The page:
ONE WRONG WORD: 5 Questions with Hank Phillippi Ryan



One wrong word can . . .

Let’s face it: there are many ways to finish that sentence. But for Arden Ward, the protagionist of Hank Phillippi Ryan’s latest thriller, well, one wrong word can ruin your life.

A “fixer” who specializes in handling public relations for those in a full-out crisis,  Arden’s spent her whole career helping others avoid being canceled or helping them find their way back after the fact. Then, suddenly, her whole life is turned upside down when someone makes damning allegations about her—leading her boss to give her an ultimatum: fix things in two weeks, or find a new job. Of course, it’s not altogether that simple for Arden. Losing your career is one thing, but losing your reputation is something else entirely. And something you can never get back.

Thankfully, just ahead of her February 6th release, Ryan was kind enough to go on the record for our Five Questions segment, where she dishes on her writing process and even drops some big news. Read the full Q&A below, then be sure to pick up your copy of One Wrong Word the second it hits bookstores.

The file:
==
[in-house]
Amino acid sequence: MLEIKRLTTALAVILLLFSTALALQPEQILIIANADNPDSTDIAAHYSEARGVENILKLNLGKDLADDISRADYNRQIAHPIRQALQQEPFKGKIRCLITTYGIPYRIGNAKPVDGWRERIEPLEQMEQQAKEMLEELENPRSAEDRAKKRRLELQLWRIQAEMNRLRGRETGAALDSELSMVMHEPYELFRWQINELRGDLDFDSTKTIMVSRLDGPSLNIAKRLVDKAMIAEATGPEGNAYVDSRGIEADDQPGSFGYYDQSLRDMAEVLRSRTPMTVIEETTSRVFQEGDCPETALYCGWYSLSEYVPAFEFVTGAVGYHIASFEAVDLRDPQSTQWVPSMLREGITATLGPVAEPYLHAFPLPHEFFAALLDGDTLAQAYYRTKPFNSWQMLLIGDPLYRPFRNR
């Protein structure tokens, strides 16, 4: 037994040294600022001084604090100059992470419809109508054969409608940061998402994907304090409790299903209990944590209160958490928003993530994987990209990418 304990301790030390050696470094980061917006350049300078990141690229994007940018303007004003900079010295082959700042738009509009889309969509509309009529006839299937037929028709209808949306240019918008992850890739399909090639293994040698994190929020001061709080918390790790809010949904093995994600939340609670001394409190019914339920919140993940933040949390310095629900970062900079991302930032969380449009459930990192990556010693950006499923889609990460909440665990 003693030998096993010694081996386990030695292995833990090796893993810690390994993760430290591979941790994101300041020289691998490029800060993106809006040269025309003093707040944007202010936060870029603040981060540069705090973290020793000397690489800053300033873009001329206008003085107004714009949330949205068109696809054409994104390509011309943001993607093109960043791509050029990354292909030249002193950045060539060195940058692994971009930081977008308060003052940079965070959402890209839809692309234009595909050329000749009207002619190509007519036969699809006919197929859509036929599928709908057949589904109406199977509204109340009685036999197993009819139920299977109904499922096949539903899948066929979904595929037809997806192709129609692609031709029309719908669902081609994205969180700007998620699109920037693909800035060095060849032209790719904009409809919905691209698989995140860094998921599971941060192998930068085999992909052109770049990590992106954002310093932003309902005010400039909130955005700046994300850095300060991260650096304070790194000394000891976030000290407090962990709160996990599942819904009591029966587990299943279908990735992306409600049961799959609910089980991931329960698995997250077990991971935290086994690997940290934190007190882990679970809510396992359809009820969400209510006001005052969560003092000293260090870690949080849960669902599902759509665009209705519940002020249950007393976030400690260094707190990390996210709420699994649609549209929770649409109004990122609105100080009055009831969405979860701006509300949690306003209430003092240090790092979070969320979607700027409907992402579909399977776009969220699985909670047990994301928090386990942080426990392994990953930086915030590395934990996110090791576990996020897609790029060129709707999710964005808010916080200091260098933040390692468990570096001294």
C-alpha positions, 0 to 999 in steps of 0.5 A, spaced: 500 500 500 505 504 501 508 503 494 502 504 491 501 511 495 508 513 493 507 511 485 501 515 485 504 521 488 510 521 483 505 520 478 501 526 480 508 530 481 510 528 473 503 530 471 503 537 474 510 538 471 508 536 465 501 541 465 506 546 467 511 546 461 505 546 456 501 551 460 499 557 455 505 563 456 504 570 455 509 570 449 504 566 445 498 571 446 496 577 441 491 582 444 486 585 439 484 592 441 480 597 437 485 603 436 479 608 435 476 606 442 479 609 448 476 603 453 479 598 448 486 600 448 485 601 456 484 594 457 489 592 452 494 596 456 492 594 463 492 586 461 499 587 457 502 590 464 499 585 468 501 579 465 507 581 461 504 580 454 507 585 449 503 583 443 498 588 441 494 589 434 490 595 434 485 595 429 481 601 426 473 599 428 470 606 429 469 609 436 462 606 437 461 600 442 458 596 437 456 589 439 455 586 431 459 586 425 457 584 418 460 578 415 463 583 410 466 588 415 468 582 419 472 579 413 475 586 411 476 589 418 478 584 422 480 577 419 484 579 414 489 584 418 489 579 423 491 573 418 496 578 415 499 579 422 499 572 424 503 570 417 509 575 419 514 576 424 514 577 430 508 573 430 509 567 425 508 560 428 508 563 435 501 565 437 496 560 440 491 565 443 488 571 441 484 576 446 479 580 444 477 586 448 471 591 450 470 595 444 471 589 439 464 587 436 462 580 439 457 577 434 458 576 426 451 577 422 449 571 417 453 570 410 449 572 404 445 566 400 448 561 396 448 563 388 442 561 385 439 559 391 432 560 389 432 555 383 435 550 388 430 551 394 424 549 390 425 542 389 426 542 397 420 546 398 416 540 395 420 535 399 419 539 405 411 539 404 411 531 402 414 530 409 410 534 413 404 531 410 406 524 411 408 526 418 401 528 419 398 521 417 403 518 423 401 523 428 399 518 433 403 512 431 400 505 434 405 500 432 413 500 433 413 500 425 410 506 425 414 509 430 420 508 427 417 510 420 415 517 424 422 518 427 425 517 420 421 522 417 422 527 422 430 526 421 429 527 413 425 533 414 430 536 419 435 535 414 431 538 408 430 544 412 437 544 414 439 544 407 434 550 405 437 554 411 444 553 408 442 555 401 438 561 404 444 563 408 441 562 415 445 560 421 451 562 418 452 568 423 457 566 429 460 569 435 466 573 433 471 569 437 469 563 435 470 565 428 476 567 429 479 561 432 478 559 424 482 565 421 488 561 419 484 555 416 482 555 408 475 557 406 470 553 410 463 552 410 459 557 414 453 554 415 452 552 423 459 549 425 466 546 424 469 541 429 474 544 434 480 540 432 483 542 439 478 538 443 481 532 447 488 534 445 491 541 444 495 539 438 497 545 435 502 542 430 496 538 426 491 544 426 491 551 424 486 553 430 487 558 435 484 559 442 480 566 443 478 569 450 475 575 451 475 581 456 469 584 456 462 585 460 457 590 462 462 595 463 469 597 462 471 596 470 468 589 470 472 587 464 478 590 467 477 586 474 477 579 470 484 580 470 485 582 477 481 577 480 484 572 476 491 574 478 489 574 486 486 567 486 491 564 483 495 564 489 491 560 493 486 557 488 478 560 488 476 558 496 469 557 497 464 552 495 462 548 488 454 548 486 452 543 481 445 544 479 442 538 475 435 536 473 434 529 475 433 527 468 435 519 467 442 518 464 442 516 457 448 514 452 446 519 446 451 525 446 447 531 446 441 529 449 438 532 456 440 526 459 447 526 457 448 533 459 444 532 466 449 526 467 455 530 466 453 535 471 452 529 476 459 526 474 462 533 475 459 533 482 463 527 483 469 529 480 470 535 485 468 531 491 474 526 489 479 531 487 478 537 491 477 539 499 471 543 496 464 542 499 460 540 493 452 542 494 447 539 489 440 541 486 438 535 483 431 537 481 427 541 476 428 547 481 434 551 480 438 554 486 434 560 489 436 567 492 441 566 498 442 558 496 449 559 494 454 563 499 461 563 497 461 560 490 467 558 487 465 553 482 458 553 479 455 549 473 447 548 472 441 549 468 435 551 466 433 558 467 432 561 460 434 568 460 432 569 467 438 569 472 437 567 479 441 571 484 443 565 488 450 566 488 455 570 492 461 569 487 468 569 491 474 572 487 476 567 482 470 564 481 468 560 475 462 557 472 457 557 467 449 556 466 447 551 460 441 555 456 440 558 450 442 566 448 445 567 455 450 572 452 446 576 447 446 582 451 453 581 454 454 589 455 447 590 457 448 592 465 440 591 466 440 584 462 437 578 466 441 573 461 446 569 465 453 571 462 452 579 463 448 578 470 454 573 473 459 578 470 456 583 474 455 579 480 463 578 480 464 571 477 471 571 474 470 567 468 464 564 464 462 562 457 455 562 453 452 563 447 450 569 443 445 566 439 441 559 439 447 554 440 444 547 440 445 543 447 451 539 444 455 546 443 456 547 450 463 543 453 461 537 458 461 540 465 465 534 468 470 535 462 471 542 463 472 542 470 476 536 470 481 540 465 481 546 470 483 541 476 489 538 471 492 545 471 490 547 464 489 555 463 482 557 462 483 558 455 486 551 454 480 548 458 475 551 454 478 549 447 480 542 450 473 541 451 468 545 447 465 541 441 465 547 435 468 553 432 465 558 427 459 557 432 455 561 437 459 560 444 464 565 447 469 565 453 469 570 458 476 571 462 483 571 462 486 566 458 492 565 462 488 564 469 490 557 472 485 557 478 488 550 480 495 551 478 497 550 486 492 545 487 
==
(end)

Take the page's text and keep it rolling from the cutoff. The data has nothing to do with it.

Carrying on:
TRBS: First and foremost, congrats on the release of your new book, ONE WRONG WORD. I loved this book, and I know Book Spy readers will also. Where did the story idea for this one come from?

RYAN: Well, that is the magic question. You know I love cat and mouse thrillers, and I am fascinated by the psychological damage people can do to each other–the violence that comes when someone wants something, so passionately, that they will do anything to get it.